|Case study 13 - Isotope data and glacial cycles|
Data file: composite.dat
Oxygen isotope data from deep-sea cores give an excellent picture of temperature changes millions of years back in time. We will look at a data set compiled from several papers by Shackleton et al., found at http://delphi.esc.cam.ac.uk/coredata/v677846.html (also look at http://delphi.esc.cam.ac.uk/). In the file composite.dat, you will find the data for the last one million years, from the original six million years sequence. The very few data points that were marked as 'not available' in the original data set have been interpolated. The data set gives a composite sequence, constructed from two cores (V19-30 and ODP 677).
Open the file. Select the two columns, and choose 'Spectral analysis' in the 'Time menu'. You will get a spectrum where the upper half is a mirror image of the lower half, so you may want to set a lower 'X end' value to zoom in. The highest peak has a very high significance.
The peaks around 8 and 11 cycles/myr correspond to periods of 1/8=0.122 and 1/11=0.094 million years, respectively. These periods are in accordance with the 100 thousand year Milankovitch cycle (orbital eccentricity), or alternatively the inclination cycle (for information on this controversy, and the problems of the data set being 'astronomically tuned', see Muller & MacDonald 2000). The peak at 24 cycles/myr corresponds to the 41 thousand year Milankovitch cycle (obliquity), and the peak at 43 cycles/myr corresponds to the 23 thousand year cycle (precession).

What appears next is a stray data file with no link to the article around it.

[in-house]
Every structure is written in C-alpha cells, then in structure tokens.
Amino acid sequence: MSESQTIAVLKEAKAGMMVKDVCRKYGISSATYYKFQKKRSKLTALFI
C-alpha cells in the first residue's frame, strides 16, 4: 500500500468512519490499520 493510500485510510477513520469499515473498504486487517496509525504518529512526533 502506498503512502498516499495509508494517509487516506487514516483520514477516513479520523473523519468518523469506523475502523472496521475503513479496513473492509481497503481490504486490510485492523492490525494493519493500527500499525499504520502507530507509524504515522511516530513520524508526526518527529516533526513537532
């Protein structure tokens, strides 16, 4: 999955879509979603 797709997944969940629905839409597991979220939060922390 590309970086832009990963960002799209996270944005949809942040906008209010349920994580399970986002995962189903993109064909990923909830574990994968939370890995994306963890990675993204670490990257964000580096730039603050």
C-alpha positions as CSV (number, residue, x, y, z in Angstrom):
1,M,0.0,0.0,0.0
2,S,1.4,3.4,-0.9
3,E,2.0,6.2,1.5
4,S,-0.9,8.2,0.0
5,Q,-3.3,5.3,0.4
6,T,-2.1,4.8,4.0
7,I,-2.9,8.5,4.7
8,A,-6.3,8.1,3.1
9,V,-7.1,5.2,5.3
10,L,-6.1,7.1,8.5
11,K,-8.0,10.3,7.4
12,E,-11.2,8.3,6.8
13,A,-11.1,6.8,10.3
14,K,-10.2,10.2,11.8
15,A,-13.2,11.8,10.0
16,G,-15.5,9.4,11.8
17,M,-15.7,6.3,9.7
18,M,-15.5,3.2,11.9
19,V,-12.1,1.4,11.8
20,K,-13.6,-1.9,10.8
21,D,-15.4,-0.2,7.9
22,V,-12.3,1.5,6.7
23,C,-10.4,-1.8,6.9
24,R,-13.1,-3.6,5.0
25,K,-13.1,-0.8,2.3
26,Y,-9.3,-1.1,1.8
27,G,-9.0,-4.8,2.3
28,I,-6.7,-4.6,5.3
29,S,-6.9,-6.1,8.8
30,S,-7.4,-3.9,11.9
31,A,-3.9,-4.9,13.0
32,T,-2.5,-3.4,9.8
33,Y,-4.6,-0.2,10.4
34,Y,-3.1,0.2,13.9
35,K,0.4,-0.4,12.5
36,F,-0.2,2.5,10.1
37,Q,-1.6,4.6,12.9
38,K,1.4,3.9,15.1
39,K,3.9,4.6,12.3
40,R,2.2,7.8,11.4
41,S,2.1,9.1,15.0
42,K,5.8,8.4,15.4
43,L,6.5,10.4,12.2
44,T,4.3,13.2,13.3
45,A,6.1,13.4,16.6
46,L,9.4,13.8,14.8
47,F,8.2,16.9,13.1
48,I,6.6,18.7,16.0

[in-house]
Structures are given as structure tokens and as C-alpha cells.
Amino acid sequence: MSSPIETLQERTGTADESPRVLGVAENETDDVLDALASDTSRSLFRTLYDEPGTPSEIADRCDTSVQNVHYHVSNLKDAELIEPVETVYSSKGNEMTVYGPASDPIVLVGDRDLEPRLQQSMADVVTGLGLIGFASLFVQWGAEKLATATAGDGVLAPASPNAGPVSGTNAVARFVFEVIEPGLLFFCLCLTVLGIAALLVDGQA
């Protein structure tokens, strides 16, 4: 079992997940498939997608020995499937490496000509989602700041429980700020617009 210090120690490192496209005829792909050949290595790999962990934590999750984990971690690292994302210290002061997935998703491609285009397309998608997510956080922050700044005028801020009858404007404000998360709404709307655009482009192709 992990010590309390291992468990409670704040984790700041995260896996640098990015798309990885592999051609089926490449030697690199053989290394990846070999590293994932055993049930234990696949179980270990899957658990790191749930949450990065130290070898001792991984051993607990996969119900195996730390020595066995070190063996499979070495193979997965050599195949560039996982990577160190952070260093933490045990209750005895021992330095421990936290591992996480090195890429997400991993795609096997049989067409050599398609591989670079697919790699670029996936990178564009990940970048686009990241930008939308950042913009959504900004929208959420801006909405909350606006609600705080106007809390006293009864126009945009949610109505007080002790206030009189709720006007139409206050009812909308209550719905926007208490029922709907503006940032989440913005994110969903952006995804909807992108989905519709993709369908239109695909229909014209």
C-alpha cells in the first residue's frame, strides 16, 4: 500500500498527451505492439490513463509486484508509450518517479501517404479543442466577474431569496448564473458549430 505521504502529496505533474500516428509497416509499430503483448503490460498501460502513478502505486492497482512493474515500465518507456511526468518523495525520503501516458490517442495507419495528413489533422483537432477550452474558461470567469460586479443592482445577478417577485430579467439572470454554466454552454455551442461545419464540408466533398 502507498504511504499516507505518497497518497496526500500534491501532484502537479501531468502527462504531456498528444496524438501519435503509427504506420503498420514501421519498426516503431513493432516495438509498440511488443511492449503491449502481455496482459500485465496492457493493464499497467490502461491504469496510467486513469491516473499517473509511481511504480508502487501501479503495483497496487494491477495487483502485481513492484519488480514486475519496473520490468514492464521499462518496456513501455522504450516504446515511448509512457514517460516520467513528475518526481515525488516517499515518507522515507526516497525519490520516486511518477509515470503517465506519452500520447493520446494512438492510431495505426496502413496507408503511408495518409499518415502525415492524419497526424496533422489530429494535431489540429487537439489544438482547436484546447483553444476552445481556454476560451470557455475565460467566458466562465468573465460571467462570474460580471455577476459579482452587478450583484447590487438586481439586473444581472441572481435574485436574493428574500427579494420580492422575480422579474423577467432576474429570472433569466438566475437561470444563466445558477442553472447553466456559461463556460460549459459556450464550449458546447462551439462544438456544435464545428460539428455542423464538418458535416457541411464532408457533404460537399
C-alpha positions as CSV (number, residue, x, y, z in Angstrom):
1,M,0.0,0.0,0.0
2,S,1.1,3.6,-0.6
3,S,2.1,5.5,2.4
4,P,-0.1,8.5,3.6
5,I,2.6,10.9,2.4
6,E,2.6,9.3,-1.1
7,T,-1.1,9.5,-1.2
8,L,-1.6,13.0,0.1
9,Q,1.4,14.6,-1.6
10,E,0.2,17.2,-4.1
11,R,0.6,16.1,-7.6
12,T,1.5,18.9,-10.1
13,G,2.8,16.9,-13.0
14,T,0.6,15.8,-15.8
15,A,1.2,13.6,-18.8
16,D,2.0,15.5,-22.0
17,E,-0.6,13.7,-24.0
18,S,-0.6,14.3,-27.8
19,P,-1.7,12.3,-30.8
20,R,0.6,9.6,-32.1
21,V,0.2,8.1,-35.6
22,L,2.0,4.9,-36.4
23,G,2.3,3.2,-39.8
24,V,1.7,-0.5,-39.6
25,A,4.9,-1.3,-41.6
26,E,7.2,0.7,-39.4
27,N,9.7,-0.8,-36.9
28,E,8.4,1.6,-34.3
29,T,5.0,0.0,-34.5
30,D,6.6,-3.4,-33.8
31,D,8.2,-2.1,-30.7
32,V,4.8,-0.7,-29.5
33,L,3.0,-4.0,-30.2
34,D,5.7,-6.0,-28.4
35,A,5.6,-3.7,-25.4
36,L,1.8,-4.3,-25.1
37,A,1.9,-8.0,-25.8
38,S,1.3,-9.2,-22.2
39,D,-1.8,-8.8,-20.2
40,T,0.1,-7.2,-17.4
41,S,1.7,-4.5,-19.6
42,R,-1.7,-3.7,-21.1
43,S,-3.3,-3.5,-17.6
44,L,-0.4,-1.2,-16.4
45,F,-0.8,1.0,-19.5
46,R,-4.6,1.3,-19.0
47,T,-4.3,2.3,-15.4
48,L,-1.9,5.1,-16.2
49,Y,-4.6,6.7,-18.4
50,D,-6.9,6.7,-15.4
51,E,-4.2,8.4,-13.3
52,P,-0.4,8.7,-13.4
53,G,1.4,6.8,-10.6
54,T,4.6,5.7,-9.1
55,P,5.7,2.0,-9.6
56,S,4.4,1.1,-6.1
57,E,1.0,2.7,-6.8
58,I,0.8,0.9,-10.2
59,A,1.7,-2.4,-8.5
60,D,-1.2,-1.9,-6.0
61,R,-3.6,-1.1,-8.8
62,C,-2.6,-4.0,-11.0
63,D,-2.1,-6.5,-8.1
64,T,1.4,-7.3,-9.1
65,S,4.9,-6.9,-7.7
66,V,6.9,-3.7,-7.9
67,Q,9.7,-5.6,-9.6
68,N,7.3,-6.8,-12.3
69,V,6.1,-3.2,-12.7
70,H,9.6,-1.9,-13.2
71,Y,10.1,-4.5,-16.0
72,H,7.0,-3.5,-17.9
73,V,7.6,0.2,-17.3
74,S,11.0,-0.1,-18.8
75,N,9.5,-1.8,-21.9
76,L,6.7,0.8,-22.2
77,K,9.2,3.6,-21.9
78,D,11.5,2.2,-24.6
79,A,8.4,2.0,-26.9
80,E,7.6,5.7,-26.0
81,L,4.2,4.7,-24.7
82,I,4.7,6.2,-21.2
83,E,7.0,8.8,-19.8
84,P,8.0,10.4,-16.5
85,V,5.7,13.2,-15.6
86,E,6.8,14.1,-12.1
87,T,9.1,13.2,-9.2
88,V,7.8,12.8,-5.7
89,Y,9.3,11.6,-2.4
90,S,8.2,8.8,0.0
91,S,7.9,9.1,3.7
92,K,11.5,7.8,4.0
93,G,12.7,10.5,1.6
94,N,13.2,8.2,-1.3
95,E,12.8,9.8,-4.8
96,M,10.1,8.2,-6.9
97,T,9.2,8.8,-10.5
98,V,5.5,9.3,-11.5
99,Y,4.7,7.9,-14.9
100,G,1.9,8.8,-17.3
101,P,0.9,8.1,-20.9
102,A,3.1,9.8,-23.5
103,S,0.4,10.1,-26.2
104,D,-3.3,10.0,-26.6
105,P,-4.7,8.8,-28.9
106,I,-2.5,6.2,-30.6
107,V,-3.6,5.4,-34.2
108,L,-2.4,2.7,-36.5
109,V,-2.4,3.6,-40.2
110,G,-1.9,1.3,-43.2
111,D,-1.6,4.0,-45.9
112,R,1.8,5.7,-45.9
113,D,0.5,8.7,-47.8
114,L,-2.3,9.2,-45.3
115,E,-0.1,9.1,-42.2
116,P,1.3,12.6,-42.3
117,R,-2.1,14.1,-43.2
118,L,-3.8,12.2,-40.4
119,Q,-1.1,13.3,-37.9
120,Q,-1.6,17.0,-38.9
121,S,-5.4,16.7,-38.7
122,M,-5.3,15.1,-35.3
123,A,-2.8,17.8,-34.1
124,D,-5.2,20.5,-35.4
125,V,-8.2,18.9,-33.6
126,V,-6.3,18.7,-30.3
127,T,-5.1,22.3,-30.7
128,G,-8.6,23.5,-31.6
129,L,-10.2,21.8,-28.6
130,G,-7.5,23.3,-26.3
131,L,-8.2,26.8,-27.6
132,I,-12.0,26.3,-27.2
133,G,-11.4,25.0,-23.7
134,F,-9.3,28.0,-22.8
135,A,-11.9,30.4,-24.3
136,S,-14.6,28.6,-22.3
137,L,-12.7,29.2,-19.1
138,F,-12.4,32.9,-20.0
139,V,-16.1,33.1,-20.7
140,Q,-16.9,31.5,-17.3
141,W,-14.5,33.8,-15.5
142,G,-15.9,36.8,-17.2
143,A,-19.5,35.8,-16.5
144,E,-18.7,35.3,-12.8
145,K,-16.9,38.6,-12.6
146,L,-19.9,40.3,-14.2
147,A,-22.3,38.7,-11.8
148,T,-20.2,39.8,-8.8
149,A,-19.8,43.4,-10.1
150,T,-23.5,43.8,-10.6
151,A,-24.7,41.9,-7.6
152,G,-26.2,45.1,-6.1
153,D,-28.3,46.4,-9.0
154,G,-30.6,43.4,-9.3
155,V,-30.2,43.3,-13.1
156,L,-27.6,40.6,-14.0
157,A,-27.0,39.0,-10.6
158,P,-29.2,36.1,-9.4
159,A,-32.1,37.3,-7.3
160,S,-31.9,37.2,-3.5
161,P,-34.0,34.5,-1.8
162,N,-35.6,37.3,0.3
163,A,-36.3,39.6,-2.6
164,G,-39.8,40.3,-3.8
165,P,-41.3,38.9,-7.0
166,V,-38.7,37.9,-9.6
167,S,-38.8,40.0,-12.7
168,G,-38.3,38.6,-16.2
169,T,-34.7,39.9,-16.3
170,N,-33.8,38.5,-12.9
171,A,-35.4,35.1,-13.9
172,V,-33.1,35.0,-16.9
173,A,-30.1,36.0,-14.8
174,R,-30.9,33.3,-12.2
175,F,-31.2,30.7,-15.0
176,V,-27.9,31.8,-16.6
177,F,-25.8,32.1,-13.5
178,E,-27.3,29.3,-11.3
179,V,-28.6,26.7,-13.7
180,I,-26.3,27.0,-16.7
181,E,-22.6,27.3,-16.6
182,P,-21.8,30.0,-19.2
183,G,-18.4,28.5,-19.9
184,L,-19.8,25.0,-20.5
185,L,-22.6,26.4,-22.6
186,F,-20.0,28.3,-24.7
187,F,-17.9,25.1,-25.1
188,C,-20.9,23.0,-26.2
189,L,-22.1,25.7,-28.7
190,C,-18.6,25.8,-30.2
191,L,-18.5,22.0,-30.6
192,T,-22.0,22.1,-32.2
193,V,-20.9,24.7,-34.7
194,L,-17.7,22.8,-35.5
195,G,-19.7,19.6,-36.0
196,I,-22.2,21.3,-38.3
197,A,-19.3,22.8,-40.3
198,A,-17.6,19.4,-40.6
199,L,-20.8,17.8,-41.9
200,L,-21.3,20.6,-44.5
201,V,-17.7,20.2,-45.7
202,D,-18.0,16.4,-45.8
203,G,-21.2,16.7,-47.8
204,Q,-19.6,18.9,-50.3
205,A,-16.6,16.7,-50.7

More information about spectral analysis can be found in the manual.
The fit is not that bad, but these four sinusoids alone are obviously not enough to explain the data fully.
More information about sinusoidal fitting can be found in the manual.
This figure may not be very revealing, but it can be seen that we have relatively high correlations for lag times of around 30 and 39 samples. Each sample corresponds to 3000 years; this indicates a quasi-periodicity at 90 and 117 thousand years, in accordance with the two largest spectral peaks above.
More information about autocorrelation analysis can be found in the manual.
The vertical axis in the wavelet plot indicates logarithm of scale. For example, log2 s=3 means that we are observing the signal at a scale corresponding to 23=8 consecutive data points, which in our case again corresponds to 24000 years. Which periodicities can you identify in the wavelet plot?
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